Noah Baumbach specializes in character studies, and Frances Ha's Frances Halliday - portrayed and co-conceived by Greta Gerwig, who shares screenwriting credit - is a study in contradictions. A modern dancer whose career is winding down before it ever got going, Frances is gorgeous yet ungainly, a sturdily built flibbertigibbet who's 27 going on 14. The love of Frances' life, her best friend and roommate, Sophie (Mickey Sumner), is moving from their Brooklyn apartment to test out the world alone. Frances is lost without her.
Baumbach and Gerwig use real estate to structure Frances' episodic ramblings. She apartment-hops from Brooklyn to Sacramento to Paris, then back to New York. Frances is more of a scamperer than a rambler, though, as evidenced every time she picks up speed and jetés on the streets of New York. One sprint lovingly lifts from Leos Carax's delirious tracking-shot trot in 1986's Mauvais Sang, same-tuned to Bowie's "Modern Love." There's an obvious and joyful French fixation here, with music cues plucked from The 400 Blows and Contempt, among others, and a matte-gray palette piped in from the French New Wave. (The film is dedicated to the late cinematographer Harris Savides, who lensed Baumbach's last two films, Greenberg and Margot at the Wedding.)
Even Frances' last name, Halliday, has ties to France. It's a reference to velvet-voiced French crooner Johnny Hallyday, which makes sense when you start thinking about one of his hits, "J'ai Oublié de Vivre" (I've Forgotten How to Live). In a way, Frances has forgotten how to live without Sophie. Their physical separation charts the same course as a romantic breakup, from hopeful we'll-still-be-friends vows to a burned-bridges drunken break to a tentative glasnost. There's even a way-we-were relapse before Frances discovers she has her own two feet to stand on.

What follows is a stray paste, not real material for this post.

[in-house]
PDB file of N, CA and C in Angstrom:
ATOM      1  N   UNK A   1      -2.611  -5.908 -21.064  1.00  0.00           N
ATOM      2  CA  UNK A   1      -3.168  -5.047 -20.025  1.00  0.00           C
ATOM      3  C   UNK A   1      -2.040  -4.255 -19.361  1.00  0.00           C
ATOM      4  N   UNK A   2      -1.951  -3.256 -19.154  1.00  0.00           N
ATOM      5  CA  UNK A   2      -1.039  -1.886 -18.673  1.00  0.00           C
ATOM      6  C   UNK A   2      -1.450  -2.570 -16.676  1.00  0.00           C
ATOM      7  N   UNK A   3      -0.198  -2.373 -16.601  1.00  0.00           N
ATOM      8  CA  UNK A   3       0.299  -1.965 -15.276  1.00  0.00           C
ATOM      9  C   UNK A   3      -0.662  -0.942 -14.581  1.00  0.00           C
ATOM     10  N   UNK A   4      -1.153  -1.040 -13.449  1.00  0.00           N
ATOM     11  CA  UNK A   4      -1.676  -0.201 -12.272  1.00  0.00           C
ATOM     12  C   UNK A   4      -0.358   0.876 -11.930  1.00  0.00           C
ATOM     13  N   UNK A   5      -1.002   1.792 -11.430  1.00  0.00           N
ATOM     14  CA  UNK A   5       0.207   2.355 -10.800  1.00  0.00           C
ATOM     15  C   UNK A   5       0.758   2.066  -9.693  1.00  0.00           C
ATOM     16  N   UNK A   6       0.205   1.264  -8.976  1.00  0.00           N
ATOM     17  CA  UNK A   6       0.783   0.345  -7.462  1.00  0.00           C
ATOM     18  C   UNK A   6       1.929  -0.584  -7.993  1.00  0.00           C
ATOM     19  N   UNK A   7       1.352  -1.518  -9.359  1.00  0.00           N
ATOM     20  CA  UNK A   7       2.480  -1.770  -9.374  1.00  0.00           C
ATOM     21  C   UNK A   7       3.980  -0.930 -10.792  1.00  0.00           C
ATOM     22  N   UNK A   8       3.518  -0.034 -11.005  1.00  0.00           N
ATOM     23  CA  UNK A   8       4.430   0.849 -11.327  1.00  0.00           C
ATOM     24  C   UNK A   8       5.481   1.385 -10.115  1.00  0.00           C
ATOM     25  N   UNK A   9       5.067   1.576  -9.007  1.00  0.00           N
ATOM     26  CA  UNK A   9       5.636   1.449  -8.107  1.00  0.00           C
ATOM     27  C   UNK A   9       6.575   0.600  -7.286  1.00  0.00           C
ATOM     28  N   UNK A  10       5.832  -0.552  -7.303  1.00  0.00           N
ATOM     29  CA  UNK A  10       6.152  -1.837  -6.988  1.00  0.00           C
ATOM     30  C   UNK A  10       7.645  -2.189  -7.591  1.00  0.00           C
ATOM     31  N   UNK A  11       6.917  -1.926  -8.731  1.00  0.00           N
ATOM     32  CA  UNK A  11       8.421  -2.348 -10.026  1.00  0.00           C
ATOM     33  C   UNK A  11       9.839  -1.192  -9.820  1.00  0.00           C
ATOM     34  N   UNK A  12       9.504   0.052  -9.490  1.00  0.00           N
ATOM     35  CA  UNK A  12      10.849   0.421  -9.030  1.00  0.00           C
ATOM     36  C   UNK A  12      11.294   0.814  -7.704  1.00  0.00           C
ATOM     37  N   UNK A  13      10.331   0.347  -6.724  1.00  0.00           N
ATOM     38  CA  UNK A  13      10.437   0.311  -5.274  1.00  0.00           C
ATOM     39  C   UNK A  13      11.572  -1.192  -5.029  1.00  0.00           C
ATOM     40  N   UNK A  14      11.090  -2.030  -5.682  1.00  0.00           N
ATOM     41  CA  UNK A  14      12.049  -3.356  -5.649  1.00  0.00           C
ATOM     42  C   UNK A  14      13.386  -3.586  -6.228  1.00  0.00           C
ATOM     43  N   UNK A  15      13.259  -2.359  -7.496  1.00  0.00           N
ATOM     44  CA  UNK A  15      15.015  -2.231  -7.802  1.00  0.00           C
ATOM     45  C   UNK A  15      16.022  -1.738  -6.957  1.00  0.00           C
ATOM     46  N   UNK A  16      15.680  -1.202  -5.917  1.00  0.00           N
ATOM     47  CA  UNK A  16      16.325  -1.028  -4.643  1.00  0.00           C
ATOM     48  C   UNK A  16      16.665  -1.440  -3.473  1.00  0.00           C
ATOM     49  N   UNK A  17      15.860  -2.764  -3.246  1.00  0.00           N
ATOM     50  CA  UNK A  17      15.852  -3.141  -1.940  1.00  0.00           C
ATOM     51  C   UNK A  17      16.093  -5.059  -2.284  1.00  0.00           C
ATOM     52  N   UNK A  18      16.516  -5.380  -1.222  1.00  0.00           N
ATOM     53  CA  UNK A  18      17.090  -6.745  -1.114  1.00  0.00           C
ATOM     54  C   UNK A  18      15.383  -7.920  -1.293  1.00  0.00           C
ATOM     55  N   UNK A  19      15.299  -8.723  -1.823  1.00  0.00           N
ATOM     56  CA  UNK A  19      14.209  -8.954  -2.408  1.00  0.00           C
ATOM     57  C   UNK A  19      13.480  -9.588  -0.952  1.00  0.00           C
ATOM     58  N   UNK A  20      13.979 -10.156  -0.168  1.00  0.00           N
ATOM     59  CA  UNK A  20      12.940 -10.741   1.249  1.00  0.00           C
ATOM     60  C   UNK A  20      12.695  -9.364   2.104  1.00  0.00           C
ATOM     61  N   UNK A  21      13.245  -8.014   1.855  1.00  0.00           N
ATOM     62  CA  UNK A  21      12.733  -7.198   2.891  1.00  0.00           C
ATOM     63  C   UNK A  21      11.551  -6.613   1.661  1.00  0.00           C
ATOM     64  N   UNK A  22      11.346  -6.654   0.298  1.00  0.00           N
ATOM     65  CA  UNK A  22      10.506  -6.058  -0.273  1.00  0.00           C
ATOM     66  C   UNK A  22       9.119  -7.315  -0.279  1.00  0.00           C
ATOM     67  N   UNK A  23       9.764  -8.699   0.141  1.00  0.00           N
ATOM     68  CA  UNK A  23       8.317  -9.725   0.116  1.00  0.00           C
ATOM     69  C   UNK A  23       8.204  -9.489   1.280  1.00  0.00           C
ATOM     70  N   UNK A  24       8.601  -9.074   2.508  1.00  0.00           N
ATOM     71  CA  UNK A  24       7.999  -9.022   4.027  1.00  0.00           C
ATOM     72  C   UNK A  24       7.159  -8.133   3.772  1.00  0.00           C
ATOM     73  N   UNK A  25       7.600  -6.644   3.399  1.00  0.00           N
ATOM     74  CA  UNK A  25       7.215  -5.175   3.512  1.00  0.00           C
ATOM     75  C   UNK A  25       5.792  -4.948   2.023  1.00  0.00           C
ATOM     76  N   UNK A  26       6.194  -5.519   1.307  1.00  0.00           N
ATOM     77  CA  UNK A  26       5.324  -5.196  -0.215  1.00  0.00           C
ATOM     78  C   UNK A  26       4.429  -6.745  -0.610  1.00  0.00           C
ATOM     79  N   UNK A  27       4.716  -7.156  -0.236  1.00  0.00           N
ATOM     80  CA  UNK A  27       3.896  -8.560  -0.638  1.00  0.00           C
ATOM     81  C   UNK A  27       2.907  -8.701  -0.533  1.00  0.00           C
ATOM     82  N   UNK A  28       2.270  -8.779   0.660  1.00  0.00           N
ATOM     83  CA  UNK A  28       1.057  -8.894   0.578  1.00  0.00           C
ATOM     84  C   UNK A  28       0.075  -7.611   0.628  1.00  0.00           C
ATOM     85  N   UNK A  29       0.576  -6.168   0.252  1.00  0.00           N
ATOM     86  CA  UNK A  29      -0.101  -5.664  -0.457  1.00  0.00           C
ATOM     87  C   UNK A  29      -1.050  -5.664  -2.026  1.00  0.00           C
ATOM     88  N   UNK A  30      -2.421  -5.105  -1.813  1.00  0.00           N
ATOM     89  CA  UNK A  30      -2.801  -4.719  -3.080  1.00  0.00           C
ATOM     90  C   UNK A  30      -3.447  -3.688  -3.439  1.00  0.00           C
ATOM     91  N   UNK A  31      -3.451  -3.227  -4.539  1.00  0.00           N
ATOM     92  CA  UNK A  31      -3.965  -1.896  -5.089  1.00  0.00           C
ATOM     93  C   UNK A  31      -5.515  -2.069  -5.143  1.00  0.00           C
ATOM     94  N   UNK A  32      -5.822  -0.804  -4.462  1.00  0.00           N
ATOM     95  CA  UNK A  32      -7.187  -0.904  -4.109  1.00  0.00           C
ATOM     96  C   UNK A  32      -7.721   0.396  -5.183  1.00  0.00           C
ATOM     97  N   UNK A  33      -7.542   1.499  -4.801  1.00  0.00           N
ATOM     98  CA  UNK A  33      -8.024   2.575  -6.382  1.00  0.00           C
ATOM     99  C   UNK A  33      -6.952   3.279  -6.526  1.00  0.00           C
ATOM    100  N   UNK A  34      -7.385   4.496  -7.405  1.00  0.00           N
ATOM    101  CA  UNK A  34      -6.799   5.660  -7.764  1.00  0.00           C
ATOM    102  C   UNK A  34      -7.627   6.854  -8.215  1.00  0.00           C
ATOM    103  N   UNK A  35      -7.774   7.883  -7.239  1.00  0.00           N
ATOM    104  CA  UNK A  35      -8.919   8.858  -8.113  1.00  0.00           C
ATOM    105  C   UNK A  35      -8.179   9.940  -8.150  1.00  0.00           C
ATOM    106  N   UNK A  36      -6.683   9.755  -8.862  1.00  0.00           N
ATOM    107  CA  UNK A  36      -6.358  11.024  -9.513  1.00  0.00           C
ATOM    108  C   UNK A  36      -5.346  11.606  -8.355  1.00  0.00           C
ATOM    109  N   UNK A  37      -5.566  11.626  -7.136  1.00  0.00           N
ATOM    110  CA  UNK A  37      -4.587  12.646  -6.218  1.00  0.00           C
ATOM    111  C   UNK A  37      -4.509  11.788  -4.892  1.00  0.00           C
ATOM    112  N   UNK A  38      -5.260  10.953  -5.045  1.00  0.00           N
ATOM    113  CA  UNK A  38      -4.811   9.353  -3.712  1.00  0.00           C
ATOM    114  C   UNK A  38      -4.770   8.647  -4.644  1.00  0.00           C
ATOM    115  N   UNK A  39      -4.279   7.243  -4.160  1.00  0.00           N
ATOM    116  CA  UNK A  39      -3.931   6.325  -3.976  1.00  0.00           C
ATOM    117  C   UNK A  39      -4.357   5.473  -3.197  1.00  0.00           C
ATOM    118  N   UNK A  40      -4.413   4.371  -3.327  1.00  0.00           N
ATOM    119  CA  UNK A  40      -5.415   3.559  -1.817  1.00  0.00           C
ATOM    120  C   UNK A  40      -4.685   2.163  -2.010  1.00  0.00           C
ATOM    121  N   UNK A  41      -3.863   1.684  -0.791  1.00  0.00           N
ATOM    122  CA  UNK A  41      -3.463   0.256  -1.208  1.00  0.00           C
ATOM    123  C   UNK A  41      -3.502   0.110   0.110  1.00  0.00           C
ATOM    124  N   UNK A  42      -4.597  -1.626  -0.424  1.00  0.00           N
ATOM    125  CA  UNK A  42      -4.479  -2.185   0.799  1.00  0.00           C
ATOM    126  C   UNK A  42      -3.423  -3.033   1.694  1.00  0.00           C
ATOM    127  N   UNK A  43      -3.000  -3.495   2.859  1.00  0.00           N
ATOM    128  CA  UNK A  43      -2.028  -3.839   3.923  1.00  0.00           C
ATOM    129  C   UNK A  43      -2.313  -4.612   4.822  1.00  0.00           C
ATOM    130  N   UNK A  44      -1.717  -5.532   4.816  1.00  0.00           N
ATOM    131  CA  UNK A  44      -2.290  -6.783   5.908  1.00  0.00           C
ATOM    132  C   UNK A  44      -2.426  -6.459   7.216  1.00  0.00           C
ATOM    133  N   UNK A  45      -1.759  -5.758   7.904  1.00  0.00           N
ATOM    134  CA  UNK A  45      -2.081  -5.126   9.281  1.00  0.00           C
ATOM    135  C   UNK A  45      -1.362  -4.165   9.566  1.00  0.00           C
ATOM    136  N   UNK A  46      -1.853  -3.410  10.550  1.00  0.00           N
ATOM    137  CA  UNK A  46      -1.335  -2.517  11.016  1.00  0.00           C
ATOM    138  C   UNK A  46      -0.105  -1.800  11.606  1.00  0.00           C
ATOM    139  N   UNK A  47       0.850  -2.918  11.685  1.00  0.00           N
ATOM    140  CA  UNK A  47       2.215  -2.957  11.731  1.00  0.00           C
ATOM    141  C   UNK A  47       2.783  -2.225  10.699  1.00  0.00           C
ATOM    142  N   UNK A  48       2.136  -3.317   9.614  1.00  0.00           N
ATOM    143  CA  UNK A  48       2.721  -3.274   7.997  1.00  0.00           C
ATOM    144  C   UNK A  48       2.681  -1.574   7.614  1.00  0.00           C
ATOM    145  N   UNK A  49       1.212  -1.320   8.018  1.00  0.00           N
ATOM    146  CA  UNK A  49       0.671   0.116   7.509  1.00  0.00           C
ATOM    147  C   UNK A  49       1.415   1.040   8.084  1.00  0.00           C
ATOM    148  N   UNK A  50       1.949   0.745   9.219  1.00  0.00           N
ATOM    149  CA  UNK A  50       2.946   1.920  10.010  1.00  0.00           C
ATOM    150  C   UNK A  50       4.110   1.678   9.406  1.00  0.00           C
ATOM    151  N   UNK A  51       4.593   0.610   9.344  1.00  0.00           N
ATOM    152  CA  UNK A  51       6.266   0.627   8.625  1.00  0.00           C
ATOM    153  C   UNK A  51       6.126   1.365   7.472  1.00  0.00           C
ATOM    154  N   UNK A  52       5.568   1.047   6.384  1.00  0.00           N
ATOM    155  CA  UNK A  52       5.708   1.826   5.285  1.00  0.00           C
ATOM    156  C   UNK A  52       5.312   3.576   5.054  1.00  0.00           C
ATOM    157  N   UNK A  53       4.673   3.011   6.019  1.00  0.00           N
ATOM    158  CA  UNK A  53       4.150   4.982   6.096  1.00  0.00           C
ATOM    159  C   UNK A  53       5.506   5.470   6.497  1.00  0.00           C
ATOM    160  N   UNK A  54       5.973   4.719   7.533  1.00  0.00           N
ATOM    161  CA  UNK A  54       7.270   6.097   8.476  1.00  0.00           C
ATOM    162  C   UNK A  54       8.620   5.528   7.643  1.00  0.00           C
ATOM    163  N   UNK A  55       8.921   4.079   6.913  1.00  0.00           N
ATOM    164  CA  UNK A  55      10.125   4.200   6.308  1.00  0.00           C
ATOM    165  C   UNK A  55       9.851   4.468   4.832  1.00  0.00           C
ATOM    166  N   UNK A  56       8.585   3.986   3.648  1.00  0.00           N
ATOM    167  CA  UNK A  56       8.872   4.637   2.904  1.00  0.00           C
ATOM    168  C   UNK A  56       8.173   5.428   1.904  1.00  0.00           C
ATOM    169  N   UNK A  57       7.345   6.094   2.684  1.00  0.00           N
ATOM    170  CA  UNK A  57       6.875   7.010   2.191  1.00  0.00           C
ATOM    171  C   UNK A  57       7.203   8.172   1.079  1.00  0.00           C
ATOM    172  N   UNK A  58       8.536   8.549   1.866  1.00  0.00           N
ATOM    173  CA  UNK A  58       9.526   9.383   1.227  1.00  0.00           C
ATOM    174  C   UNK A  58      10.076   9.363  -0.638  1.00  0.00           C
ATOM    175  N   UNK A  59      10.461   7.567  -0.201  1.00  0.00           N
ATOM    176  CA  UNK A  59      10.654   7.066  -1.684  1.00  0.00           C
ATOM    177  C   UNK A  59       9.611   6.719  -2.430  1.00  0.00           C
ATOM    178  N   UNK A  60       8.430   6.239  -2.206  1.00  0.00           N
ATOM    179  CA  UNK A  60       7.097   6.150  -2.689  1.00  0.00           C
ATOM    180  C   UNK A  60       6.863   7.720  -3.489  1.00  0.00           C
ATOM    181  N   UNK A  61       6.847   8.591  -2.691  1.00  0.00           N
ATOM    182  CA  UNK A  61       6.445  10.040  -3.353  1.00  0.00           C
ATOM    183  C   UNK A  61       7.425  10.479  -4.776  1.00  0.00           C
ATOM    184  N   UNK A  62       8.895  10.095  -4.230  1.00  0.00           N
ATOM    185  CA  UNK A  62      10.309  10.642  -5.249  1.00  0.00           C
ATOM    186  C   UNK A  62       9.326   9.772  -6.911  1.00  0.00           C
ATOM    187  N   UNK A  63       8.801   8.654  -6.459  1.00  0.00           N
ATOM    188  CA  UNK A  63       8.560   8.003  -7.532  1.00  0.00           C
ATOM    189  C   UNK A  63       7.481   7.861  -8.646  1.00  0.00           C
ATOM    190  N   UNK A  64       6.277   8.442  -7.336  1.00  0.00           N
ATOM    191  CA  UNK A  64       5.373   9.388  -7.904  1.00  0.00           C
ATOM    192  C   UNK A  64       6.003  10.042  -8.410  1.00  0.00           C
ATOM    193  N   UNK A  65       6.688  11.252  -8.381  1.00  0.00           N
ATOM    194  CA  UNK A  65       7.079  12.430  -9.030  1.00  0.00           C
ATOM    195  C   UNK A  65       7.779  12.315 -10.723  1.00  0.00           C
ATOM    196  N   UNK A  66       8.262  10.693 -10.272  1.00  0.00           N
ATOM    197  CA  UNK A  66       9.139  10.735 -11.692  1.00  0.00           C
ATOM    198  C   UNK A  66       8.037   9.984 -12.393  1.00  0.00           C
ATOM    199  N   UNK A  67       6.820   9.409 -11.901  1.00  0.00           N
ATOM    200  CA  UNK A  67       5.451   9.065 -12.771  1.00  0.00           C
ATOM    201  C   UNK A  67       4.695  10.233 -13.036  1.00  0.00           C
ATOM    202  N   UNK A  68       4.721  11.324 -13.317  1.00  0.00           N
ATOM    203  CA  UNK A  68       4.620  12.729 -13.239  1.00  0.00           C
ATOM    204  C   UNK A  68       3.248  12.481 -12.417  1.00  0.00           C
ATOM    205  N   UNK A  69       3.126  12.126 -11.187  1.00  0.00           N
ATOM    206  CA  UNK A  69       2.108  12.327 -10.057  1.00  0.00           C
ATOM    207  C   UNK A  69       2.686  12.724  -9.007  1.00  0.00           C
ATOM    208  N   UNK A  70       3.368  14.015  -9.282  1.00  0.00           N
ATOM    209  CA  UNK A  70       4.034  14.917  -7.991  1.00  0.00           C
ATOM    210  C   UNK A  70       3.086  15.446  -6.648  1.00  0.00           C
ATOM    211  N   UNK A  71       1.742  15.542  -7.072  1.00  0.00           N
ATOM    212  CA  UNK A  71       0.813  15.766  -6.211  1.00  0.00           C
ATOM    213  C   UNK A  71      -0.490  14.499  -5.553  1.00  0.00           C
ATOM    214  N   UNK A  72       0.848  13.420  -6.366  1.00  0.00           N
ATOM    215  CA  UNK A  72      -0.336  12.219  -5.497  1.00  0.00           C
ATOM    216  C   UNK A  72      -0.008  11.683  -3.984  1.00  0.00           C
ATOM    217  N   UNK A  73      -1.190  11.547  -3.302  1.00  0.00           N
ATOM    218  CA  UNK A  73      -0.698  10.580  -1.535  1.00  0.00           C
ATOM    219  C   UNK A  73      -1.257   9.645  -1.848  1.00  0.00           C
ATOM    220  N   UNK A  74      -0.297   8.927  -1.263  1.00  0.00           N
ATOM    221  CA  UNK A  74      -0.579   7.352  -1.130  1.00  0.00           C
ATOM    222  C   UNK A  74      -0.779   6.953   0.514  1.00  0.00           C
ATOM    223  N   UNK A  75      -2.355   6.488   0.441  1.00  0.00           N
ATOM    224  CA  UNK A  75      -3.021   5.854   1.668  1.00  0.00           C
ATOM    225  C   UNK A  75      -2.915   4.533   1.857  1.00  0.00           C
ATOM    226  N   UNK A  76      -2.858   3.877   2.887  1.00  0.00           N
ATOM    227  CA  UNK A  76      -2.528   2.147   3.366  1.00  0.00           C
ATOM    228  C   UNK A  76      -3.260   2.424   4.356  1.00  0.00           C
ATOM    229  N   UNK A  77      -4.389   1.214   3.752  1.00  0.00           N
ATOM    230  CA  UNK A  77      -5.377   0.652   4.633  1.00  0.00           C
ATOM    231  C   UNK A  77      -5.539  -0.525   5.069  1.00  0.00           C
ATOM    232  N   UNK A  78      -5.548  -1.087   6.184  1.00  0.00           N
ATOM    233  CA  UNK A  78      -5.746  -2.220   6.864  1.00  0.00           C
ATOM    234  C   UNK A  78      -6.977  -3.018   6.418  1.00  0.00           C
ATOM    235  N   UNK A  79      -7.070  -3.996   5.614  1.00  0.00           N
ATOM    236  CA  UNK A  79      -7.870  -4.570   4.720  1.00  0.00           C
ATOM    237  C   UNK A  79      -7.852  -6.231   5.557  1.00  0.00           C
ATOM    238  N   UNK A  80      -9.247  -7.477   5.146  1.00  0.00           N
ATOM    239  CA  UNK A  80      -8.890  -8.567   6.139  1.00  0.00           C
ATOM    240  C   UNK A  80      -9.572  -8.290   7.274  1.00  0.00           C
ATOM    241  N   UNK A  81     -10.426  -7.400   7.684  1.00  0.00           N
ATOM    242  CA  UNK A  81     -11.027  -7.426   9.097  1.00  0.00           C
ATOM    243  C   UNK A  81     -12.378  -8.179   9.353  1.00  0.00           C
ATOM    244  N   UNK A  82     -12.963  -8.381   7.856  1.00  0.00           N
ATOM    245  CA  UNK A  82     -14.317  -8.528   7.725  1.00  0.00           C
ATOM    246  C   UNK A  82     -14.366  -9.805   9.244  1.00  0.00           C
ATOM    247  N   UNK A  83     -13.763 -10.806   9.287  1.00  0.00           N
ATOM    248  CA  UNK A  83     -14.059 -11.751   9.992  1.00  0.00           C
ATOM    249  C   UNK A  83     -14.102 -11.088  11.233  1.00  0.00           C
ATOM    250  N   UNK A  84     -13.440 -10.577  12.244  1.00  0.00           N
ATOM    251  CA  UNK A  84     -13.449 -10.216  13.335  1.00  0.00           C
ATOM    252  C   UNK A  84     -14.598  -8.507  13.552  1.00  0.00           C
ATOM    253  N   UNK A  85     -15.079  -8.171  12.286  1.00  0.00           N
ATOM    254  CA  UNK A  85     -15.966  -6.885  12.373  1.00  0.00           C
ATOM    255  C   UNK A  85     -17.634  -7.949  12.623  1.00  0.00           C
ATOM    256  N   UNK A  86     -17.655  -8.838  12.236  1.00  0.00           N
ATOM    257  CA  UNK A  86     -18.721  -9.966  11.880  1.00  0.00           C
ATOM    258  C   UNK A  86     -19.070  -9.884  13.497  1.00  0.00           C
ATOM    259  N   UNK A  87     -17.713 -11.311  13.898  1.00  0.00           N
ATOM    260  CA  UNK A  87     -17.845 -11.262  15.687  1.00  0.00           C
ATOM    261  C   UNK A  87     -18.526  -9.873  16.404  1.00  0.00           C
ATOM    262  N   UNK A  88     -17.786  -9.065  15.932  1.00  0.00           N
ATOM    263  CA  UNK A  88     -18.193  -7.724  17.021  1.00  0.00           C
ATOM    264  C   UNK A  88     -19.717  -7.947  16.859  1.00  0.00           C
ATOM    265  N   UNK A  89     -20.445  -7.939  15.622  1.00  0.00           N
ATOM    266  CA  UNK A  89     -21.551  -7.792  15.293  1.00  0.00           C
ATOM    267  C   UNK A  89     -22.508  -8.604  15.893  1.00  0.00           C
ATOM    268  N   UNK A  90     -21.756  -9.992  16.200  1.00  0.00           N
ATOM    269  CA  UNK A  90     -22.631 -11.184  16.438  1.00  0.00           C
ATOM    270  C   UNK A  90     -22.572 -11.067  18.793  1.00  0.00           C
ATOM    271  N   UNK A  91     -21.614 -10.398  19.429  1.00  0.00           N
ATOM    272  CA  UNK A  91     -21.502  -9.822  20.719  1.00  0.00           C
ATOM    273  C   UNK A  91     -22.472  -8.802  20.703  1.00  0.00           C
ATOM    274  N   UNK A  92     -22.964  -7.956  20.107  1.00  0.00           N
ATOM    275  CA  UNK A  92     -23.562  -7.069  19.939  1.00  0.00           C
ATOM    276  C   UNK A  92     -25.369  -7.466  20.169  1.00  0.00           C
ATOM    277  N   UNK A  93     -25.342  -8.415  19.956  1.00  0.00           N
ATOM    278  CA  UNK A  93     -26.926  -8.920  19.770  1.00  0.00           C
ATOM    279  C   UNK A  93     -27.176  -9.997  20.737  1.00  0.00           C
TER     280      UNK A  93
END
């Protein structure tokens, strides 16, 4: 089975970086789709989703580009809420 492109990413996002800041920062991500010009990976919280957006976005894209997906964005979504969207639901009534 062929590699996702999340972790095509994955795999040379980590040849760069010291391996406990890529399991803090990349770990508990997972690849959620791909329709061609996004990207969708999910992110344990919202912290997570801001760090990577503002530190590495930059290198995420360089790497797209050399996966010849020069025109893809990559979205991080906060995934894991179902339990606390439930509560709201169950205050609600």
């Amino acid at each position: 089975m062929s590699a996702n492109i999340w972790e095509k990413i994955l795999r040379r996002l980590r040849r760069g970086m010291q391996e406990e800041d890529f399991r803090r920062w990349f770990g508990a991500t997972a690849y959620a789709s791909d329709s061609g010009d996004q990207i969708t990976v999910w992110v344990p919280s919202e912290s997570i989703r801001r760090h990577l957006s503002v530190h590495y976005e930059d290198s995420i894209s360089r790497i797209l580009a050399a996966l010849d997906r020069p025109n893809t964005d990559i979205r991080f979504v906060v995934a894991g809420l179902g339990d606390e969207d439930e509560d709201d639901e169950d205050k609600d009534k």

Frances Ha takes its primary female friendship seriously, and it takes a generous view of the endless-seeming 20s, too. Funny and touching, this film may very well be the most eloquent take yet on a generation in flux, a cinematic reply to so many Atlantic articles, minus the scolding and statistics, and uncharacteristically uncynical (for Baumbach, anyhow). The older viewer may want to tell Frances to get a job with benefits or acknowledge that she's not always the most interesting person in the room, and the film subtly signals that there will be a time when Frances' haplessness will no longer seem endearing. But Frances is quick to find magic in her life, and it's infectious to watch.